Although the intervention resulted in a higher proportion of participants consuming dishes cooked with healthier oil blends (35–37% substitution of palm oil with soy bean oil), the saturated fat and poly-unsaturated fat intakes were comparable between arms, and the mono-unsaturated fat intake from out-of-home foods was reduced in the intervention arm. The decreased total fat intake in the intervention arm may partly explain the decreased mono-unsaturated fat intake. However, in sensitivity analyses (Supplementary Table 3), when fatty acid intakes were expressed as a percentage of energy from total fat, the mono-unsaturated fat intake reduction in the intervention arm was not statistically significant while increases in polyunsaturated fat intake in the intervention arm were. These changes in relative intake of fatty acids may be due to the fatty acid composition of the healthier oil relative to palm oil. Specifically, the healthier oil blend had lower mono-unsaturated fatty acid percent (6%), lower saturated fatty acid percent (10%) and higher poly-unsaturated fatty acid percent (20%) compared with the default palm oil used in control centers and during pre-intervention. The healthier oil blend was still relatively high in saturated fat. Ten intervention cooked food stalls (32%) were observed to have used additional one or more cooking oil/fat (e.g. margarine and/or butter). These findings highlight the need to consider increasing percentages of palm oil substitution with healthier oils and encouraging the use of healthier cooking fats and unblended oils like soy bean or canola oil.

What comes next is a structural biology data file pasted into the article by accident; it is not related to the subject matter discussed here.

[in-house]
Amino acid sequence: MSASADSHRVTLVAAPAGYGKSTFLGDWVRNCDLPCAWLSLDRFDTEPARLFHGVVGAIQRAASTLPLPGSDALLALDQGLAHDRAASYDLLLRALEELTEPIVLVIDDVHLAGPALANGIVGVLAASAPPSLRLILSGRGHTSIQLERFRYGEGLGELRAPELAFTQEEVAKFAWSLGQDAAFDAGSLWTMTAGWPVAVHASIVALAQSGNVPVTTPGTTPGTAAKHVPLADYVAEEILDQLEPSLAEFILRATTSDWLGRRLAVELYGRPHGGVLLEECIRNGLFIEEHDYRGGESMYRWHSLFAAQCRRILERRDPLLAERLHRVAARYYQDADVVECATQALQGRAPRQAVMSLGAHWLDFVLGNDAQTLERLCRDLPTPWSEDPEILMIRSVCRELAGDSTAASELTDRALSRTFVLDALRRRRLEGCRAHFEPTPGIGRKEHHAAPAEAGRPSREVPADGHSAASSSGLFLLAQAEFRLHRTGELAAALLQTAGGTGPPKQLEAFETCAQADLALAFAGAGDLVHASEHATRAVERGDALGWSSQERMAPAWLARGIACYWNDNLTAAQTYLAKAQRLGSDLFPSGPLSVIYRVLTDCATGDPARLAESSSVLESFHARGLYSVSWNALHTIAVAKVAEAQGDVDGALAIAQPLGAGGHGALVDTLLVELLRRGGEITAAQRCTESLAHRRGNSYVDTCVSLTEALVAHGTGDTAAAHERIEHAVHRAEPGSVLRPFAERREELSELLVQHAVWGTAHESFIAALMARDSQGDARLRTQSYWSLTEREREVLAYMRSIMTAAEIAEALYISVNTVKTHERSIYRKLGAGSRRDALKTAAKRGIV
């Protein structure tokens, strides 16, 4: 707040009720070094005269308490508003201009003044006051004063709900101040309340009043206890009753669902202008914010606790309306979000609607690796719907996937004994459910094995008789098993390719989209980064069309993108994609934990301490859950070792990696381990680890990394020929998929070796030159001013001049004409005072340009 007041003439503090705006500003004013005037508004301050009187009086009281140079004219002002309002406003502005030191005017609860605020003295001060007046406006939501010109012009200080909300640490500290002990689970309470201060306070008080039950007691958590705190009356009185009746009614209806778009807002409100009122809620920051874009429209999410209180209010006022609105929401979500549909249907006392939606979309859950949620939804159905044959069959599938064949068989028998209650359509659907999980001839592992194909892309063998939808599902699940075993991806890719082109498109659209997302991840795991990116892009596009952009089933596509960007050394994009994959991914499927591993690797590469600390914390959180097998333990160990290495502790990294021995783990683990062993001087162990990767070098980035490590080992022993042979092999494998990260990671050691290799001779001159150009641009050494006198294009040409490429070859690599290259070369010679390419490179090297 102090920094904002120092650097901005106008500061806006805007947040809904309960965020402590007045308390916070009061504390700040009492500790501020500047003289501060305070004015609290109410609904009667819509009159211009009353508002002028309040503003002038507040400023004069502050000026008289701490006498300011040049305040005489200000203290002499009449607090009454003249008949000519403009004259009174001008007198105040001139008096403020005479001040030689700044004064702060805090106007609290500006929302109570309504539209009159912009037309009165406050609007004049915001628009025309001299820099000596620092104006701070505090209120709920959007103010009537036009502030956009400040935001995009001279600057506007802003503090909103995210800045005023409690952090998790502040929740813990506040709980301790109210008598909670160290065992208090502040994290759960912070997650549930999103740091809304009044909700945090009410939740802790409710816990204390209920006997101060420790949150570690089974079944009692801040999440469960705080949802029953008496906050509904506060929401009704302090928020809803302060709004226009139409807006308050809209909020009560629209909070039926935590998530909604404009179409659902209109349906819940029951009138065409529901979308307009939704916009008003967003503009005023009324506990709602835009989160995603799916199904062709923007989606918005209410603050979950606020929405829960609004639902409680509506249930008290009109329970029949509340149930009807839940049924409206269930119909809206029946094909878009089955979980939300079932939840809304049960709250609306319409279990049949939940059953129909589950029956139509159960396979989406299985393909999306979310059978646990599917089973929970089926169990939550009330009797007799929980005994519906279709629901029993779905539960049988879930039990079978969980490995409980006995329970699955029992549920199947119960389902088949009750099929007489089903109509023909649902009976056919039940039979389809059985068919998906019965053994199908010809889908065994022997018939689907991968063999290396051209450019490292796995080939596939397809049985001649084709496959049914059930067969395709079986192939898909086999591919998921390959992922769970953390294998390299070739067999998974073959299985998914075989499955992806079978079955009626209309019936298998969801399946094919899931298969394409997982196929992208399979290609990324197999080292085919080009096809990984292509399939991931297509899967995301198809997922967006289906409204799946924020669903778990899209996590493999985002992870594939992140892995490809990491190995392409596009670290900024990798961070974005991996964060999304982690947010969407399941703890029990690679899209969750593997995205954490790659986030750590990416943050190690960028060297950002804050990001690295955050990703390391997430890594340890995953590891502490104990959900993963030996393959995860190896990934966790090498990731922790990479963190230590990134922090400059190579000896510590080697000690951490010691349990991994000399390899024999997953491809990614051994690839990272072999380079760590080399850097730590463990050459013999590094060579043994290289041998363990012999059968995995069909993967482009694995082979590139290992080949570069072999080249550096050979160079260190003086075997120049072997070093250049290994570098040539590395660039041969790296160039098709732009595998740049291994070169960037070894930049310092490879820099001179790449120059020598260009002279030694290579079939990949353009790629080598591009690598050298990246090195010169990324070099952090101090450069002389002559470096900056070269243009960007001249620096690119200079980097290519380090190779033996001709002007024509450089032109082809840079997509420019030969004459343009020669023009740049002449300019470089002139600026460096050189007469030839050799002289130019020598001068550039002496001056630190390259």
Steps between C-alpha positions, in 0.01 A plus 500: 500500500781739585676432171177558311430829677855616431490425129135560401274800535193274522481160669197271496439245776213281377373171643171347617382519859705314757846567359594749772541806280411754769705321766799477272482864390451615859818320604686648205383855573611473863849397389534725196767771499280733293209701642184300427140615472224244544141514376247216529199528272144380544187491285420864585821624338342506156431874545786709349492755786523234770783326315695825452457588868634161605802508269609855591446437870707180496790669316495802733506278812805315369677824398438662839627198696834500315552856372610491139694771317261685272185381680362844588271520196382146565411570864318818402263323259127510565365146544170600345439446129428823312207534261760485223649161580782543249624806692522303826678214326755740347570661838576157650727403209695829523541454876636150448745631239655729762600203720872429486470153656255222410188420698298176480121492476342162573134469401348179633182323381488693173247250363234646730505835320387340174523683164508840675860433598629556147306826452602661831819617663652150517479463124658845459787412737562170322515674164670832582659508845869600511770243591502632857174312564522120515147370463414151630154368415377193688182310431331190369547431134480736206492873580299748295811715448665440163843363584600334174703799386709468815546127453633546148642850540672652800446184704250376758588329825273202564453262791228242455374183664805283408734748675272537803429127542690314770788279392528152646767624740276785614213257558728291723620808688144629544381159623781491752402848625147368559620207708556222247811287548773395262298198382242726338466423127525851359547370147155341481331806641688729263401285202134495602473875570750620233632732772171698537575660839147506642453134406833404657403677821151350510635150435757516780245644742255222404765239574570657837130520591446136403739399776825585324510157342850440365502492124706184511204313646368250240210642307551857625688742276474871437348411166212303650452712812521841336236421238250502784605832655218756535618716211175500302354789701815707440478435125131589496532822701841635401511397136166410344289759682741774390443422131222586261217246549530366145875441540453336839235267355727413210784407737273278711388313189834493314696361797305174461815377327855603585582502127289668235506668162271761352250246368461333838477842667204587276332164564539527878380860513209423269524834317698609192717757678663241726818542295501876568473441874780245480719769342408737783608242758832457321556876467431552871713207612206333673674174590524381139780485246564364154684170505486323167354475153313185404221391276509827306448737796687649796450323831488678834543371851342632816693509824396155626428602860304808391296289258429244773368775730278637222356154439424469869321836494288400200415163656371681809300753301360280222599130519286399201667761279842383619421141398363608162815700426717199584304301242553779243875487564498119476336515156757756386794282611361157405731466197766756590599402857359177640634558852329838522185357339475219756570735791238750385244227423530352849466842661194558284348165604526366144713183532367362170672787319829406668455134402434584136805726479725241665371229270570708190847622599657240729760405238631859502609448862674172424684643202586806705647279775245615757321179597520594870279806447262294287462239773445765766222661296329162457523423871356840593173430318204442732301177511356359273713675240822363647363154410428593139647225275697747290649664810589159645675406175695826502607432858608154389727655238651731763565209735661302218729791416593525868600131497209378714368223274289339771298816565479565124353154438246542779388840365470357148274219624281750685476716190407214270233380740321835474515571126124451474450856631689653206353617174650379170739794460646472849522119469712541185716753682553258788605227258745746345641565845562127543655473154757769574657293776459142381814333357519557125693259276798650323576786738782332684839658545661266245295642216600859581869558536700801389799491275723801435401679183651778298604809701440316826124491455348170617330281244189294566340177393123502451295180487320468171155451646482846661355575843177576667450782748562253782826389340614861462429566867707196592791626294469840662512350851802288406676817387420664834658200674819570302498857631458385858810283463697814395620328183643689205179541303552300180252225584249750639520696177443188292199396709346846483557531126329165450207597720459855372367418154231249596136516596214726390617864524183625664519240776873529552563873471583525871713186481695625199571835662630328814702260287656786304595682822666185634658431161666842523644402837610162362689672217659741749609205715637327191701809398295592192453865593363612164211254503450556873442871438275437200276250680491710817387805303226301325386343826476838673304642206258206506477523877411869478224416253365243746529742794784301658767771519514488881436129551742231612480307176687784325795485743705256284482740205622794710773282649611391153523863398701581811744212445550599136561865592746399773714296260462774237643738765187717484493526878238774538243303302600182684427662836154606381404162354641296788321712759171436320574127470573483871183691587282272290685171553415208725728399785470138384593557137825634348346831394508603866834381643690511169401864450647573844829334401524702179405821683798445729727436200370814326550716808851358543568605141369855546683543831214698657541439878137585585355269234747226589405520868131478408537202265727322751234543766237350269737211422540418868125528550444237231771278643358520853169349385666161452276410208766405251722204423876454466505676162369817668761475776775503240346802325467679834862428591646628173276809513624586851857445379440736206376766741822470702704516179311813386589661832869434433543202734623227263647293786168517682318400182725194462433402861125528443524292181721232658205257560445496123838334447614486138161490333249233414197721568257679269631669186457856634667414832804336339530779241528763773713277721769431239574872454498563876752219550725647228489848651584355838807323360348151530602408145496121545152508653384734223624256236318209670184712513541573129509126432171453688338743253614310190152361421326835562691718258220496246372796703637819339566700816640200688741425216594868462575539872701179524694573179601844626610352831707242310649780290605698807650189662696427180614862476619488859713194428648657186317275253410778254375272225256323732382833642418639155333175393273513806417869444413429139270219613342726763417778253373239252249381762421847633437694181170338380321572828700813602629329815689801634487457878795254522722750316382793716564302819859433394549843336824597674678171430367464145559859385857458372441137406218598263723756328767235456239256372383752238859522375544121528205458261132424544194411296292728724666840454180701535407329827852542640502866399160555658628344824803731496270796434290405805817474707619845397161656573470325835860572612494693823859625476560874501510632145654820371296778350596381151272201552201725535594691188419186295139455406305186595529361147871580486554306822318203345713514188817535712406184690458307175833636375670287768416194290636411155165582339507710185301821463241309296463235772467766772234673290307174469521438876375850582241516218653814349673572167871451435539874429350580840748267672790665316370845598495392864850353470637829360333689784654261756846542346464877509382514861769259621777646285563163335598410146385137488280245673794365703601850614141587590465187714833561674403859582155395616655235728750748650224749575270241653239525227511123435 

We also observed a modest increase in dietary fibre consumption from out-of-home dishes in the intervention group after adjusting for pre-intervention dietary fibre and energy intakes. However, this exploratory finding may be due to chance. Further trials may be warranted to establish this finding.